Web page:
I want to touch on the terms of the investigation. It seems to me that the open-minded approach to setting up the Commission has been repeated in the Minister’s agreement to widen its scope along the lines suggested by others in this House.


We must have a thorough examination of all of the facts.


The truth must come out. This must be balanced against requests to continually widen the terms of reference.


And I would say there is something incongruous in hearing Deputies complain that the Commission of Investigation will not report by a certain time while at the same time asking for it to investigate more and more material.


We must also recognise the independence of the figure who leads the Commission of Investigation and allow them the scope to determine how they conduct their work.


However, what is clear is the greater the transparency, the better. The more light that is shone on aspects of the economic collapse and its legacy, the better.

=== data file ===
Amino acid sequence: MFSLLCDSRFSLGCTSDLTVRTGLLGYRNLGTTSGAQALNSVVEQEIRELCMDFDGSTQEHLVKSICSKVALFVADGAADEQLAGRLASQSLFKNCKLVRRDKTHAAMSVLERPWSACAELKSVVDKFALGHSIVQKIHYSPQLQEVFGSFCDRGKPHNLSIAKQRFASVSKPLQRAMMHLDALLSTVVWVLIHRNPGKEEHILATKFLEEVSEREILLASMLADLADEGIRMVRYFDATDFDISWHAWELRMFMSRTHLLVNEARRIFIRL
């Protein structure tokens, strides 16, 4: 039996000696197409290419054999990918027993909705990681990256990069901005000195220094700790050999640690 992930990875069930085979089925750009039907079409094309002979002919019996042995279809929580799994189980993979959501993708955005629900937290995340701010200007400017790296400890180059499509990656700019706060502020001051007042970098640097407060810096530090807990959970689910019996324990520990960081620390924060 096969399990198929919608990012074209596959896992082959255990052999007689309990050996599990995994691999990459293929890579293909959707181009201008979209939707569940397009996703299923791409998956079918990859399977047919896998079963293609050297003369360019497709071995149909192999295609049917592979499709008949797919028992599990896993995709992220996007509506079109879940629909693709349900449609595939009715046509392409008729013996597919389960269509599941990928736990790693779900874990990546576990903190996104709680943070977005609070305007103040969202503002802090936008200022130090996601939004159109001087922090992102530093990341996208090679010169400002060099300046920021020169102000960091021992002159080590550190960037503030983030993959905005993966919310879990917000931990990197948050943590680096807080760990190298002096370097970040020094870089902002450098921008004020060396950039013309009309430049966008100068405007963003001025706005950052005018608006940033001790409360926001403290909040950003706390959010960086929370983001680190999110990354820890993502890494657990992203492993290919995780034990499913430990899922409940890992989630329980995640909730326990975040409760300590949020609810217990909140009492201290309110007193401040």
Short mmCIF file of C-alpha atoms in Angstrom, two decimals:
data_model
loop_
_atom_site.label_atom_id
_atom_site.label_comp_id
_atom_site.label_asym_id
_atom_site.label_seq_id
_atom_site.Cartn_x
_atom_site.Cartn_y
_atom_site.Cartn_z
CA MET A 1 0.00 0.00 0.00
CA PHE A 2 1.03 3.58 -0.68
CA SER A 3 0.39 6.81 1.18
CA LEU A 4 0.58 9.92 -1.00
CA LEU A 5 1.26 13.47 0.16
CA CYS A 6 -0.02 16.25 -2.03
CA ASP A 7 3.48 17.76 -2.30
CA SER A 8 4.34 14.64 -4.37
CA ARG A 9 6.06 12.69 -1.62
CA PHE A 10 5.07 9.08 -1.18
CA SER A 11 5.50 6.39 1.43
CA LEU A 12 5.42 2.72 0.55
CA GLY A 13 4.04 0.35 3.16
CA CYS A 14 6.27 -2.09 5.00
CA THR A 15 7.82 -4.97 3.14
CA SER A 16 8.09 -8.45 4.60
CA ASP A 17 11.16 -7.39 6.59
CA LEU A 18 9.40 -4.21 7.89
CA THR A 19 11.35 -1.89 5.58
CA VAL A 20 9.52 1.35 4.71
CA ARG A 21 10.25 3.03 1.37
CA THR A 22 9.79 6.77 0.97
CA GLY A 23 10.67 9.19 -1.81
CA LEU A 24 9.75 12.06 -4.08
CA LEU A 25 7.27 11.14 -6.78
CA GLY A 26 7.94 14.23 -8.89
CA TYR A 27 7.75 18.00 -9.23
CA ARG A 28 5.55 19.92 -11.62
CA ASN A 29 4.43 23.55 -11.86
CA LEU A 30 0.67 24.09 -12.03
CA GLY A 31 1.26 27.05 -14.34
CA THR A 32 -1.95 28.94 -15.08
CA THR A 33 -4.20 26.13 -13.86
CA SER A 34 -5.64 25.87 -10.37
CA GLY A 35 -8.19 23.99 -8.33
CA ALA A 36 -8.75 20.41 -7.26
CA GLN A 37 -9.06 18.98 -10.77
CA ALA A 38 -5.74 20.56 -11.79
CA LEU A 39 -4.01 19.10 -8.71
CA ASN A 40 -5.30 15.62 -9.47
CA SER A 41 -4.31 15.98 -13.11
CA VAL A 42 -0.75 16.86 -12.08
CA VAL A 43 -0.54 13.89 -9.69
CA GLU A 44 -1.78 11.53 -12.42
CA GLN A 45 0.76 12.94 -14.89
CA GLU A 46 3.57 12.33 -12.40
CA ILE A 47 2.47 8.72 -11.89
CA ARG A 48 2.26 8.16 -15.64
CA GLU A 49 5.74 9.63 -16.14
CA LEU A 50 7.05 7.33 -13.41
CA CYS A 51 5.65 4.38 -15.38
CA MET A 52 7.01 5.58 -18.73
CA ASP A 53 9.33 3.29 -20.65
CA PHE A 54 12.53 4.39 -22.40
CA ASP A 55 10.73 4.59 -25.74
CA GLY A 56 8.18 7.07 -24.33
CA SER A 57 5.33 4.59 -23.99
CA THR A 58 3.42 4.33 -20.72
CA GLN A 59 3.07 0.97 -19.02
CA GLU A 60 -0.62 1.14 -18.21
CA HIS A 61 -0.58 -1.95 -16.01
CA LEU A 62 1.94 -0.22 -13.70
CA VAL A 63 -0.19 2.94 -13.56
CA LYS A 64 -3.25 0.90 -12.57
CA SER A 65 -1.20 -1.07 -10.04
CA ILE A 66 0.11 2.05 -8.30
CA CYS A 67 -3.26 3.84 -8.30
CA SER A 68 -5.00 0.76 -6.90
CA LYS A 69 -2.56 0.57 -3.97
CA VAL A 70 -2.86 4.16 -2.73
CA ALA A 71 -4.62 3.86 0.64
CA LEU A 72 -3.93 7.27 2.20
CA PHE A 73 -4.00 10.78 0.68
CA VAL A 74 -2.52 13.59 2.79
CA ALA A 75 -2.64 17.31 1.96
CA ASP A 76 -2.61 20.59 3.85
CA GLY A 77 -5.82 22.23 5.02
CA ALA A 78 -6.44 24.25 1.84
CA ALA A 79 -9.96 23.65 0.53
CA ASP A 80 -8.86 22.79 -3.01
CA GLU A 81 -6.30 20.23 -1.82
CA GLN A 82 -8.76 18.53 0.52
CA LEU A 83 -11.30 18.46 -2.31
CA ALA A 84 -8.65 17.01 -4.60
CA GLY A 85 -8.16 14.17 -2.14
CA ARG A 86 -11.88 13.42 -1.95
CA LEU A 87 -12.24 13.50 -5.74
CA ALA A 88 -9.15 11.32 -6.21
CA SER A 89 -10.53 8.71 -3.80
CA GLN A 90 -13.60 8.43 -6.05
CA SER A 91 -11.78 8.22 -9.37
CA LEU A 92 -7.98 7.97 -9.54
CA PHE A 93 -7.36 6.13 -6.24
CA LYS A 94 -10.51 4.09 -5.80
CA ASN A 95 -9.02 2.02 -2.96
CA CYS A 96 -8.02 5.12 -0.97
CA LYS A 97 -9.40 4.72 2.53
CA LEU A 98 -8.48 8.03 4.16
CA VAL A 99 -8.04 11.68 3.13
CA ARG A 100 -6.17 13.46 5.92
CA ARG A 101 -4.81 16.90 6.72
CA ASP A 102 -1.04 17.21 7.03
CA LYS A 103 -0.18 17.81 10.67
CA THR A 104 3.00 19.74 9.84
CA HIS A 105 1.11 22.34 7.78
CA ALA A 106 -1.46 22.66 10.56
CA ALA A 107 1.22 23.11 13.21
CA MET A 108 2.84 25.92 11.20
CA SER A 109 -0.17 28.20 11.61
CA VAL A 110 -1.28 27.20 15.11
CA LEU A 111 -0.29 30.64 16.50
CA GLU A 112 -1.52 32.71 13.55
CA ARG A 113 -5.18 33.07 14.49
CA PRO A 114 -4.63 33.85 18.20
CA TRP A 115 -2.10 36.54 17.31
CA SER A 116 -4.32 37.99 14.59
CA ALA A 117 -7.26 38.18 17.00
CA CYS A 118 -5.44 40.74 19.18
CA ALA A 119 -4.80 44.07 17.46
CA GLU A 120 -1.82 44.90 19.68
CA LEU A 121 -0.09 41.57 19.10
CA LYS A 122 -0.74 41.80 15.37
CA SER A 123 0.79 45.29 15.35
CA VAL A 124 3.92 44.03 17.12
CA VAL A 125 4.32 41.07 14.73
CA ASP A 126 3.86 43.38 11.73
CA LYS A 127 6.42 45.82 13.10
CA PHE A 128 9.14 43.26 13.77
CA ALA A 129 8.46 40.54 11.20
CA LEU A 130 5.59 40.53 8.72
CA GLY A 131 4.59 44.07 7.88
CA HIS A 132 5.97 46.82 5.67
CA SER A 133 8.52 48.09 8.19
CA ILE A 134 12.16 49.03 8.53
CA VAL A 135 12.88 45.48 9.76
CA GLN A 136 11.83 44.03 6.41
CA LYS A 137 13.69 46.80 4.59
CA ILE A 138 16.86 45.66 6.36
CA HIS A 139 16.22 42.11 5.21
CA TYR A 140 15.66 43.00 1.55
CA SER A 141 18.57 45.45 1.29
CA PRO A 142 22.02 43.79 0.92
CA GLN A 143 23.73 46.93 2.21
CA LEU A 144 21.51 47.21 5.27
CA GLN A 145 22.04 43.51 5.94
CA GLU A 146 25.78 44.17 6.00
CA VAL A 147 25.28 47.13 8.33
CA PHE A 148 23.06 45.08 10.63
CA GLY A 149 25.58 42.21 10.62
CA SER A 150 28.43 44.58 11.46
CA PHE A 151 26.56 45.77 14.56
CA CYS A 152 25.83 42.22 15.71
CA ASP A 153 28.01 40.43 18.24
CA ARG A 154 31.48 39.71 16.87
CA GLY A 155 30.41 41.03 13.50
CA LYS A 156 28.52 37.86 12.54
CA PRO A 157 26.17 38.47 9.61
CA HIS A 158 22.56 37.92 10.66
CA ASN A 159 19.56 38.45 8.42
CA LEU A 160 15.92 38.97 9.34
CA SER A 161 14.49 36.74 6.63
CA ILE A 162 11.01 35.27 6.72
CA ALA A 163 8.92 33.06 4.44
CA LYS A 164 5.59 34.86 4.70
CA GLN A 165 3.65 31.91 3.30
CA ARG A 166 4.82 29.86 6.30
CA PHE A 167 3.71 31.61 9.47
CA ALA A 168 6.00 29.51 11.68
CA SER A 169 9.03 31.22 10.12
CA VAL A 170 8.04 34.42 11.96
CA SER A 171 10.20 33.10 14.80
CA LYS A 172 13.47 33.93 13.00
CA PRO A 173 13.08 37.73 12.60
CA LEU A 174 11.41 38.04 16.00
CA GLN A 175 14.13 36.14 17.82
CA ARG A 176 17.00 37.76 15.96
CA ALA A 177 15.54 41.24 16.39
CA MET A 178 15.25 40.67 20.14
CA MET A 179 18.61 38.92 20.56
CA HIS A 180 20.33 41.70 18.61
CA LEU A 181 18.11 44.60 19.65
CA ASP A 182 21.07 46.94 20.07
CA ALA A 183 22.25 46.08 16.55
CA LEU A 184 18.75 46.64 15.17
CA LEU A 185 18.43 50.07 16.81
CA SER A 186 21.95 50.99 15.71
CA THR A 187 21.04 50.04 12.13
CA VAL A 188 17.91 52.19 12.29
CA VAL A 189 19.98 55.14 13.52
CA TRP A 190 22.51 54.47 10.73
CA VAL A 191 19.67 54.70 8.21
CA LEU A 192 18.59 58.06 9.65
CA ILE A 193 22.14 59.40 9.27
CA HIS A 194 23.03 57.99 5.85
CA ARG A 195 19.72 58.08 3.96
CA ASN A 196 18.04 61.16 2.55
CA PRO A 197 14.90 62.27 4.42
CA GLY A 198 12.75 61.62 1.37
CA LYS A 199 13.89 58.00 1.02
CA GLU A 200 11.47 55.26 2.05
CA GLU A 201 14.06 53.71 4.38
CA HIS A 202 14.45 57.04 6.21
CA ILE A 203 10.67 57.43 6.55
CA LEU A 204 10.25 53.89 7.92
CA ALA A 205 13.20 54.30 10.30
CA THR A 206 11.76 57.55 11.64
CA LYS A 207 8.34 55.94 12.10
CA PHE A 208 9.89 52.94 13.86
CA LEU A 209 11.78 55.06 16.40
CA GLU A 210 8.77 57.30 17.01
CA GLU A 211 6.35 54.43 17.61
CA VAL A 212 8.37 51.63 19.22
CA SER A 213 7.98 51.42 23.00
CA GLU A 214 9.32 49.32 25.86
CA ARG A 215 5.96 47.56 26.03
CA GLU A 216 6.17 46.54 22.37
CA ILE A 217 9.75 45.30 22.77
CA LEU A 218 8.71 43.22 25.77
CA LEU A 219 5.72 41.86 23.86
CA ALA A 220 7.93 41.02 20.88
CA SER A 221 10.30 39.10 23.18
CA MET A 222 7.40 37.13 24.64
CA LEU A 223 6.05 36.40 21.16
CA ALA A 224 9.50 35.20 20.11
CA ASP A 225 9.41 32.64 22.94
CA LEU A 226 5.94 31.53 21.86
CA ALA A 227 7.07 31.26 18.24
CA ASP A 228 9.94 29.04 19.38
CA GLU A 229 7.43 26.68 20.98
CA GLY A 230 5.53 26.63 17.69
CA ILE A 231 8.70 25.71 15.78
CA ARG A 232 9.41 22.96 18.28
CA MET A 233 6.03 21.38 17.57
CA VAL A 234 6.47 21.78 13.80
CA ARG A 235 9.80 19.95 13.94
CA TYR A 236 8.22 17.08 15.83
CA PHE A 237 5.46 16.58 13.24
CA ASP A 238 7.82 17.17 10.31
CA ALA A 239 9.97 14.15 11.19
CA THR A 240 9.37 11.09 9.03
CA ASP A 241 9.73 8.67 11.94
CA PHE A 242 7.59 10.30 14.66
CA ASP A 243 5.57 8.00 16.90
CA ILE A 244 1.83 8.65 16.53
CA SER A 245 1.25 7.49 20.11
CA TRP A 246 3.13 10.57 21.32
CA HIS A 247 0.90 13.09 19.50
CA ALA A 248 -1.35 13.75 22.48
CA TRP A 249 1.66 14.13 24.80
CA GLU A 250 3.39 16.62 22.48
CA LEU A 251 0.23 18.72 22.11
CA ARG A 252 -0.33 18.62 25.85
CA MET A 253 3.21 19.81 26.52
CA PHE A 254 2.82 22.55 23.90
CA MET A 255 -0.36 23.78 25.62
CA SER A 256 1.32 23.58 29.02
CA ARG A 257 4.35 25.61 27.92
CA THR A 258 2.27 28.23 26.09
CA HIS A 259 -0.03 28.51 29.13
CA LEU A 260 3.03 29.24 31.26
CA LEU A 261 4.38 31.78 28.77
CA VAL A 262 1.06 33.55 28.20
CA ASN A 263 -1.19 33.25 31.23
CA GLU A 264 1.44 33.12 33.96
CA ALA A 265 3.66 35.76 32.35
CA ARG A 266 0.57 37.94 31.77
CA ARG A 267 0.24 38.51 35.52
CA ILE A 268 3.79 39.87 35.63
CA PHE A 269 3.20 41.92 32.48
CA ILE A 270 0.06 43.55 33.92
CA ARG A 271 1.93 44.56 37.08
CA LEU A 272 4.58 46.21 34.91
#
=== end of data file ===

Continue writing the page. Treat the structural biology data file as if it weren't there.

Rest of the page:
That way, we learn lessons, and avoid repeating the mistakes of the past.




To conclude, I do not know what the outcome of the Commission of Investigation will be. That is why we need this; to respond back in an impartial way to areas of concern. I echo Minister Noonan’s comments that there is currently no proof of any wrongdoing.


I echo my own comments of earlier that this situation is one we inherited. These transactions were not the Government’s responsibility and, in any case, the relationship framework between the bank and the State at the time of many of these transactions was one we inherited.


Many of the responses of this Government have been with a view to ensuring transparency and clarity are brought to situations. That is why we established the banking inquiry and why we are proceeding in this case in the most appropriate manner.


The collapse of the Irish banking sector will leave an economic and psychological scar on our country that is unlikely to ever disappear. But, if this Commission of Investigation goes some way towards further understanding the consequences of the banking collapse, that can only be a good thing.